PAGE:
The Association between Morning Hypertension and Metabolic Syndrome in Hypertensive Patients
Shinji TAMAKI1), Yasuyuki NAKAMURA2), Tomohide YOSHINO1), Yuichi MATSUMOTO1), Yasuhiro TARUTANI1), Tabito OKABAYASHI1), Takeshi KAWASHIMA1), and Minoru HORIE3)
Address for Reprints: Yasuyuki Nakamura, M.D., Ph.D., Cardiovascular Epidemiology, Kyoto Women’s University, Imakumano, Kitahiyoshi-cho,
Higashiyama-ku, Kyoto 605–8501, Japan. E-mail: email@example.com
Morning hypertension (MHT) and metabolic syndrome (MS) have been reported as important risk factors for stroke and cardiovascular events. We investigated the prevalence of MHT and MS among hypertensive patients in our outpatient clinic from June to August, 2005. We studied 181 hypertensive patients (91 men and 90 women) in our outpatient clinic using home-use electronic sphygmomanometers. Seventy-nine of these 181 patients (43.6%) demonstrated MHT, defined as systolic blood pressure (SBP) ≥135 mmHg in the morning. Only 48.1% of the patients demonstrated normal SBP both at the clinic and in the morning at home, whereas 72.9% of the patients demonstrated normal diastolic blood pressure (DBP) under the same conditions. Sixty-one patients (33.7%) had MS, and 34 patients had both MHT and MS. Twenty-seven of the 102 patients (26.5%) without MHT had MS. The frequency of MS was significantly higher among those with MHT than those without MHT (p=0.019). Multiple logistic regression analysis including smoking, alcohol consumption, sex, and age as confounding factors showed significant association between MHT and MS (odds ratio: 1.99; 95% confidence interval: 1.04–3.80; p=0.039). In conclusion, although 1 year has passed since the JSH 2004 guidelines, 43.6% of our patients still showed MHT, and there was a significantly higher prevalence of MS among those with MHT. Our results suggest the need for a more vigorous intervention for controlling BP.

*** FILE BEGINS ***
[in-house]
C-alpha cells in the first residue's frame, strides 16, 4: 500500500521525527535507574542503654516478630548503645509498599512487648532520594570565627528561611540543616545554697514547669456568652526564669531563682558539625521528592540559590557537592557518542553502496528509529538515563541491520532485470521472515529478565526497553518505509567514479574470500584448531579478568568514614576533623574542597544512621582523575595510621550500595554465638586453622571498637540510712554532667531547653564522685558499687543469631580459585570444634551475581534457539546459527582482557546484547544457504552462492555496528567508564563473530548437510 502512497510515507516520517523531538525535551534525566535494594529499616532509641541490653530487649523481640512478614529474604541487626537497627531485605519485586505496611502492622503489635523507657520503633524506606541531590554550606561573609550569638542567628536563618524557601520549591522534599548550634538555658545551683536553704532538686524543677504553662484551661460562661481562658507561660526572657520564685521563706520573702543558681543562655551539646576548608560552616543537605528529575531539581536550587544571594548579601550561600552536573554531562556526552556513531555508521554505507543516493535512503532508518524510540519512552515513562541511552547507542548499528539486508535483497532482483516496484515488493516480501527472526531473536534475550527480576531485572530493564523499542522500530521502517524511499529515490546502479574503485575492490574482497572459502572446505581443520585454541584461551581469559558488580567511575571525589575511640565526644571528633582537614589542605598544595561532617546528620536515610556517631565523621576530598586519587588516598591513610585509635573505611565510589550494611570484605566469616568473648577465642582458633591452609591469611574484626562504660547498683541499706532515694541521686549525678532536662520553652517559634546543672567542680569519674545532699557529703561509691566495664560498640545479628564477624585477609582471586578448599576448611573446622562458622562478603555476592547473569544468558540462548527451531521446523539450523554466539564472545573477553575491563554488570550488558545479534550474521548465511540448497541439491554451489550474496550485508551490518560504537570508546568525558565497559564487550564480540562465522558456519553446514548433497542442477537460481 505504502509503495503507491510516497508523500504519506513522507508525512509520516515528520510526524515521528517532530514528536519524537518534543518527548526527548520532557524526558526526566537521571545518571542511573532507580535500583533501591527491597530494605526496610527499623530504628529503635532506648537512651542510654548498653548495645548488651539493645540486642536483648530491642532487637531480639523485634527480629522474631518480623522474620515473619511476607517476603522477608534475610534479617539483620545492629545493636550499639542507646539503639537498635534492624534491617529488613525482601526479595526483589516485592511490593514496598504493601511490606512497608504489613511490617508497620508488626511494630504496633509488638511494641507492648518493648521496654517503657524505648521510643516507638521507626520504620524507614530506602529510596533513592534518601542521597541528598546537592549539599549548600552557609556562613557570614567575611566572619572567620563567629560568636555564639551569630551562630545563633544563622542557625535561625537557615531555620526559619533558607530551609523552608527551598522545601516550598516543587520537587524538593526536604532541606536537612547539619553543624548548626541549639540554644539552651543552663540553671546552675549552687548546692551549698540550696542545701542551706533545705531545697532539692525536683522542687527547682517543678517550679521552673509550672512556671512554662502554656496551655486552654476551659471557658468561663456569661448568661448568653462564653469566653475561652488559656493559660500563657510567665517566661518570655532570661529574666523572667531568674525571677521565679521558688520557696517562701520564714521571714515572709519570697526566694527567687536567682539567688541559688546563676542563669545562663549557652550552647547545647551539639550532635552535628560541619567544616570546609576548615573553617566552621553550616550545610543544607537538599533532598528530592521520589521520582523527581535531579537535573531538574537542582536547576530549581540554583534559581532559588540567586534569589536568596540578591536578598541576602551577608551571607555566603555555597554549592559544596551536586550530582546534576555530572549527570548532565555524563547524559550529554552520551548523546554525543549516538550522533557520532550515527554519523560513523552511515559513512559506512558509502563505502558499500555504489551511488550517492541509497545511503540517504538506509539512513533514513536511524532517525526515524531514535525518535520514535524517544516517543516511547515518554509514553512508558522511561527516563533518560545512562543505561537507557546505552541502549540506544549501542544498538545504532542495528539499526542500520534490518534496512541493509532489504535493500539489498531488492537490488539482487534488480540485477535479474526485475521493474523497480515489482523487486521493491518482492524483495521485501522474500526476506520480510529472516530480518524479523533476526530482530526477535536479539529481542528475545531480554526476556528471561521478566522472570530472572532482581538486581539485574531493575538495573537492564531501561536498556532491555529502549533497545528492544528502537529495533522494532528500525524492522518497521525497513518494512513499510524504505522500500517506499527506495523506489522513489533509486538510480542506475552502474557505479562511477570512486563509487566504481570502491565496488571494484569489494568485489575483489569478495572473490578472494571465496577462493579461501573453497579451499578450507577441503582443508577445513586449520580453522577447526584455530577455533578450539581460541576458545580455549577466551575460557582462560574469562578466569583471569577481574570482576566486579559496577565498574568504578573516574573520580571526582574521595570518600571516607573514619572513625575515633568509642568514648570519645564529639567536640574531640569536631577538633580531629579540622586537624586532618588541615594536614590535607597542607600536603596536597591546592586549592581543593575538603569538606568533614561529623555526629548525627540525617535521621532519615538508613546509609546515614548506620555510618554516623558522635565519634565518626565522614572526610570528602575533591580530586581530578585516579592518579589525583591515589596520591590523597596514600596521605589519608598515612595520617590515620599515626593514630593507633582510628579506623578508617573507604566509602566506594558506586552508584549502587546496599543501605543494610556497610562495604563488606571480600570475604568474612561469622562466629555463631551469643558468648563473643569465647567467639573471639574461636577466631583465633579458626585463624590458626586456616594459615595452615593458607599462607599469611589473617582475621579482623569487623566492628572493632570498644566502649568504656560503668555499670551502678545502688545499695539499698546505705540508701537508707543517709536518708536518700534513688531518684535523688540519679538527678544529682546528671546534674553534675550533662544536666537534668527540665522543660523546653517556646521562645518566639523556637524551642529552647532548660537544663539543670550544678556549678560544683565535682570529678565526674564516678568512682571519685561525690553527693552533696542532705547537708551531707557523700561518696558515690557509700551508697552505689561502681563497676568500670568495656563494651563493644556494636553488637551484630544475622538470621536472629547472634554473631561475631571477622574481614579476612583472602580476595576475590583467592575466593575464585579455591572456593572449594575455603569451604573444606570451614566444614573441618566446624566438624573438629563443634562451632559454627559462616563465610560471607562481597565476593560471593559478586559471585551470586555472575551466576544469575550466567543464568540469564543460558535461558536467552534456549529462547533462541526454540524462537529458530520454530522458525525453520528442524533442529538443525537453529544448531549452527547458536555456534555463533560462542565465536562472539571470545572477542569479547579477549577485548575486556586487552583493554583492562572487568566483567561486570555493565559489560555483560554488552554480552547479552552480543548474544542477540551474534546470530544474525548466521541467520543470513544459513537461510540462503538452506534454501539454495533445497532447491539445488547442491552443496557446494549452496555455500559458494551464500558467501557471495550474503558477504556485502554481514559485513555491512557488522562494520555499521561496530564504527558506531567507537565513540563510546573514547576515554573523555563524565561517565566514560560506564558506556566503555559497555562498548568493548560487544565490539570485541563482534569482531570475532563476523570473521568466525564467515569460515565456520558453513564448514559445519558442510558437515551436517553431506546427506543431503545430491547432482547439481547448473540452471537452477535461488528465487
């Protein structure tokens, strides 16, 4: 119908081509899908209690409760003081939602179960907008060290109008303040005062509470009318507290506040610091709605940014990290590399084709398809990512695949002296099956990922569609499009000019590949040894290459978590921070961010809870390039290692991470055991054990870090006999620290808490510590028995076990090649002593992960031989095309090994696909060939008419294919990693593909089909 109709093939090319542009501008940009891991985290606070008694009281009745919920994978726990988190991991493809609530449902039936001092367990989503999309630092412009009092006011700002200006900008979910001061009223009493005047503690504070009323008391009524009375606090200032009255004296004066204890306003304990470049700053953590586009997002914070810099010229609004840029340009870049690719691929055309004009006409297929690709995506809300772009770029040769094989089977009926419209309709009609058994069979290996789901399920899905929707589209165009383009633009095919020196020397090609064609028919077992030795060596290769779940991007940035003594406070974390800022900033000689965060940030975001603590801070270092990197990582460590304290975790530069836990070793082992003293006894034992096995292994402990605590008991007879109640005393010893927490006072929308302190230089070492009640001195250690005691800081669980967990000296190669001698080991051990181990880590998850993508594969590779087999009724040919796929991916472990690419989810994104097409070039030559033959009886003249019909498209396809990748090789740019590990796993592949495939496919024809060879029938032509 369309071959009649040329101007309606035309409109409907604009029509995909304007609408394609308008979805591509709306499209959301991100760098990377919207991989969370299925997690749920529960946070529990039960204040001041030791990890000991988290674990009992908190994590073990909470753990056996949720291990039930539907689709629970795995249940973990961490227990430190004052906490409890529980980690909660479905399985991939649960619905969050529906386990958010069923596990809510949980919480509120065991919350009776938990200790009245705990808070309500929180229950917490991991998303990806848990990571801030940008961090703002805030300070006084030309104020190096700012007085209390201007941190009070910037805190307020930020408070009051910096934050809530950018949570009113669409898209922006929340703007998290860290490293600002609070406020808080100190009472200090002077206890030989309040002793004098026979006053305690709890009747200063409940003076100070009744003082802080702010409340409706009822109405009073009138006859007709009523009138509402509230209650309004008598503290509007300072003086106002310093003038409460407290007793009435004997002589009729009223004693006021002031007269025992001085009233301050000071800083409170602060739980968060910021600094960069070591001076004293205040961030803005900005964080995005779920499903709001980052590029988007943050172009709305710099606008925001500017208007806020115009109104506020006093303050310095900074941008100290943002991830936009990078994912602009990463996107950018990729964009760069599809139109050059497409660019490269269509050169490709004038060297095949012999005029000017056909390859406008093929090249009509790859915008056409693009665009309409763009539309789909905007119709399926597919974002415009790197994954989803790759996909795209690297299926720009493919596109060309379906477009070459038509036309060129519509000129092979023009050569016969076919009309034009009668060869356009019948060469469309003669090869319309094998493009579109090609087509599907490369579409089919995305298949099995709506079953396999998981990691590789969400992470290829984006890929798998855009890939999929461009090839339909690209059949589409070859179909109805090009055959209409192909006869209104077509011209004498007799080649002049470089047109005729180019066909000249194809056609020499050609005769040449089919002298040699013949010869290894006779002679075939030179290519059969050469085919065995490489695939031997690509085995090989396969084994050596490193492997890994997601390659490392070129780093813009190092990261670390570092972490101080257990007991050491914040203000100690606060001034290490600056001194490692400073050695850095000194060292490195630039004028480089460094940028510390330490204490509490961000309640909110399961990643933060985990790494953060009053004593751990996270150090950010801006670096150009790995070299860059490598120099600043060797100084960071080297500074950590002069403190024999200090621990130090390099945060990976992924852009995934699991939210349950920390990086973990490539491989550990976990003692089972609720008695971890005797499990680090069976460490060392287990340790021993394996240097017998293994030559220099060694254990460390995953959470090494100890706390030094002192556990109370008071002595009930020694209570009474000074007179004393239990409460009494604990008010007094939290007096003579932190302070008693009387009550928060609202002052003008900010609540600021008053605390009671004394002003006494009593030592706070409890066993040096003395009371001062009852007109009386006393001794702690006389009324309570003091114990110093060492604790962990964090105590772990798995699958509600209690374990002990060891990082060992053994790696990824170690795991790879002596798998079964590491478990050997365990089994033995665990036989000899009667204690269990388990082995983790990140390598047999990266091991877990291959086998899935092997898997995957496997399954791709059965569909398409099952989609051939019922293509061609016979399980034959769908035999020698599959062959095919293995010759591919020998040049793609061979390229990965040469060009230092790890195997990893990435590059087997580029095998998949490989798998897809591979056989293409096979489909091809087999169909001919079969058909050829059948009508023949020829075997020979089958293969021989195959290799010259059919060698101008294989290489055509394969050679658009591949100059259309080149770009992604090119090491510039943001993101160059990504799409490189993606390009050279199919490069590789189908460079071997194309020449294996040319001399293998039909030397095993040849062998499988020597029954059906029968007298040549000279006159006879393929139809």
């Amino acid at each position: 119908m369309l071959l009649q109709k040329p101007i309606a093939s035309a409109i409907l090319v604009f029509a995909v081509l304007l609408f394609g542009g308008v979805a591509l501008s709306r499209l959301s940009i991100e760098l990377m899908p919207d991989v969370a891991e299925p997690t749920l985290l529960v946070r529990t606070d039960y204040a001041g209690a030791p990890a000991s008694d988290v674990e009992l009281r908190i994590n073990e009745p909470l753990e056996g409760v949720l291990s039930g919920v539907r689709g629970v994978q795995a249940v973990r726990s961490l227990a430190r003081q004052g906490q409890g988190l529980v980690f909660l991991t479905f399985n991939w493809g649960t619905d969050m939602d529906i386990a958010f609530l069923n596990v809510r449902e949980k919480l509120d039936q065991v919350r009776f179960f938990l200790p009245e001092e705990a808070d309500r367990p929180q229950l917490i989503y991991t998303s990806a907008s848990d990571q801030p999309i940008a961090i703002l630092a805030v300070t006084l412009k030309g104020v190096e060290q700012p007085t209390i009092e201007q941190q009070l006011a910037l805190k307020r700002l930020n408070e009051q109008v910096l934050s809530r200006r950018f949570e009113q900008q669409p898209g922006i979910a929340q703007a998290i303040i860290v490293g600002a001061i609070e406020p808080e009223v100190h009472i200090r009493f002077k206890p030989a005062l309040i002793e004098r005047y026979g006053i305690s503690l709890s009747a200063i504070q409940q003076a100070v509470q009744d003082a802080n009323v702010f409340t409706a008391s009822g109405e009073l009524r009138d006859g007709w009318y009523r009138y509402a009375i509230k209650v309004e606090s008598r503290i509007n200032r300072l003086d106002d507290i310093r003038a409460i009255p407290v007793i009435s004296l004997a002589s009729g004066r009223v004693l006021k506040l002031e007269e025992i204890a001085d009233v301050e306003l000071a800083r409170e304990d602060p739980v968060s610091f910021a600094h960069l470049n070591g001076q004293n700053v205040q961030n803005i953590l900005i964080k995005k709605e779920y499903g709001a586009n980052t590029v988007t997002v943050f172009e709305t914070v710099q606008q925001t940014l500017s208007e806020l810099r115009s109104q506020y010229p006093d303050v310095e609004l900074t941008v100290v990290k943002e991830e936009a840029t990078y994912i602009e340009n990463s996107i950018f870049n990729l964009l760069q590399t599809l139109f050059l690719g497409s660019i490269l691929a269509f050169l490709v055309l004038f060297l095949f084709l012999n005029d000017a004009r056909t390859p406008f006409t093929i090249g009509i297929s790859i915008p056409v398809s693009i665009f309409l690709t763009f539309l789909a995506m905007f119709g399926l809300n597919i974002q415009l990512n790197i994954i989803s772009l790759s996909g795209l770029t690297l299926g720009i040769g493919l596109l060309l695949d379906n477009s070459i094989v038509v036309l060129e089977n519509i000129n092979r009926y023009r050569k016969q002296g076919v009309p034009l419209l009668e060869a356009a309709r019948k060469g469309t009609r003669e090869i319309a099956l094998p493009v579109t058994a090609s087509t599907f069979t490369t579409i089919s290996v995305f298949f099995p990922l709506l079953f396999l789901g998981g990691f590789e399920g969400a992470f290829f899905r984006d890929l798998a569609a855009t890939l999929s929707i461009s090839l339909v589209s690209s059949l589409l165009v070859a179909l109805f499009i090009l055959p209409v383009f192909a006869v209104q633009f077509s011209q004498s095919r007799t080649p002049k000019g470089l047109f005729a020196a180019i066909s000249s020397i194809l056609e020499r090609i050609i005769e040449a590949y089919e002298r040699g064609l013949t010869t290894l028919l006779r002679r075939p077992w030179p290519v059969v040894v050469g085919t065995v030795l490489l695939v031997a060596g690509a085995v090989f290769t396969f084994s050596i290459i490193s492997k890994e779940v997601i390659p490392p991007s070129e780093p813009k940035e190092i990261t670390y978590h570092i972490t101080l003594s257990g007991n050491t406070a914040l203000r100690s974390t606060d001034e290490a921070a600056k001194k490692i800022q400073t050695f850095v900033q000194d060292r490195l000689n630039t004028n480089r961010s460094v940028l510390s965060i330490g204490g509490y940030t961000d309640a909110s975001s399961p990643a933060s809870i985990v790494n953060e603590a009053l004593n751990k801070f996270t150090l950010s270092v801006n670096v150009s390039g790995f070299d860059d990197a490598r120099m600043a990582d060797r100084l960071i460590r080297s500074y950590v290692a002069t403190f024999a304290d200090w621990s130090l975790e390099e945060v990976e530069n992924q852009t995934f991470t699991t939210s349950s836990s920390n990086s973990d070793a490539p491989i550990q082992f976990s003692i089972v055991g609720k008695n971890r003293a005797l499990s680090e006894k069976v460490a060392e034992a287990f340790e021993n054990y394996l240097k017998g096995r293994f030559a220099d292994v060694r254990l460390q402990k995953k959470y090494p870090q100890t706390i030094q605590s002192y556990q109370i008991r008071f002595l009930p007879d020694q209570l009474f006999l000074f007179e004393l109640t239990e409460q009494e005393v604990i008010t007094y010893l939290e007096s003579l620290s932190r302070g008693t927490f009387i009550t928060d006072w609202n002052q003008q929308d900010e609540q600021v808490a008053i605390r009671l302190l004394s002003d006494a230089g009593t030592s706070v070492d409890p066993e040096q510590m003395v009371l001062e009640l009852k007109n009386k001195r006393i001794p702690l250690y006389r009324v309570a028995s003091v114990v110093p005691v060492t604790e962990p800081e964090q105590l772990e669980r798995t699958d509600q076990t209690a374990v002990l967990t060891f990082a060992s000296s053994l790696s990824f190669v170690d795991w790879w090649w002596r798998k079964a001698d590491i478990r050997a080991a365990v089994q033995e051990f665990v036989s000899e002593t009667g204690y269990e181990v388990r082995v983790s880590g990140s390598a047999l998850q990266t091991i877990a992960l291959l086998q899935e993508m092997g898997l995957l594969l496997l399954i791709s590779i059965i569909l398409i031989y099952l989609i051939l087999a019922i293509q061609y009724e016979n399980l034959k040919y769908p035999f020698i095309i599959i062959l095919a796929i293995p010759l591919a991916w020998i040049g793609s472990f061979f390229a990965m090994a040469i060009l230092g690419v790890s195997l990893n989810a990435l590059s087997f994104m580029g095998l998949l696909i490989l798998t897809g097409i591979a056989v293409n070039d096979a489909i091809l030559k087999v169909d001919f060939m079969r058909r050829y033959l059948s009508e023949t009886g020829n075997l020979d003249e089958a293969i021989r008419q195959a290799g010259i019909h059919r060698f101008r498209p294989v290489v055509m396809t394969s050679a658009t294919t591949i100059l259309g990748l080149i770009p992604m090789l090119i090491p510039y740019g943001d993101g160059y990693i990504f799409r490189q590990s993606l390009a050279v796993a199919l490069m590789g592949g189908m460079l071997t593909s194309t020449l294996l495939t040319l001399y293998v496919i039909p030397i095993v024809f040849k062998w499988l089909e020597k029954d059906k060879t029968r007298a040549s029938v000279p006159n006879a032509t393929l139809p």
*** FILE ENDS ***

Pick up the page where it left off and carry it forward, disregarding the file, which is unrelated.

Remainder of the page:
Key Words: morning hypertension, metabolic syndrome, JSH 2004
Hypertens Res 2006; 29: 783–788.
From the 1)Department of Medicine, Kohka Public Hospital, Kohka, Japan; 2)Cardiovascular Epidemiology, Kyoto Women’s University, Kyoto, Japan;
3)Department of Cardiovascular and Respiratory Medicine, Shiga University of Medical Science, Otsu, Japan.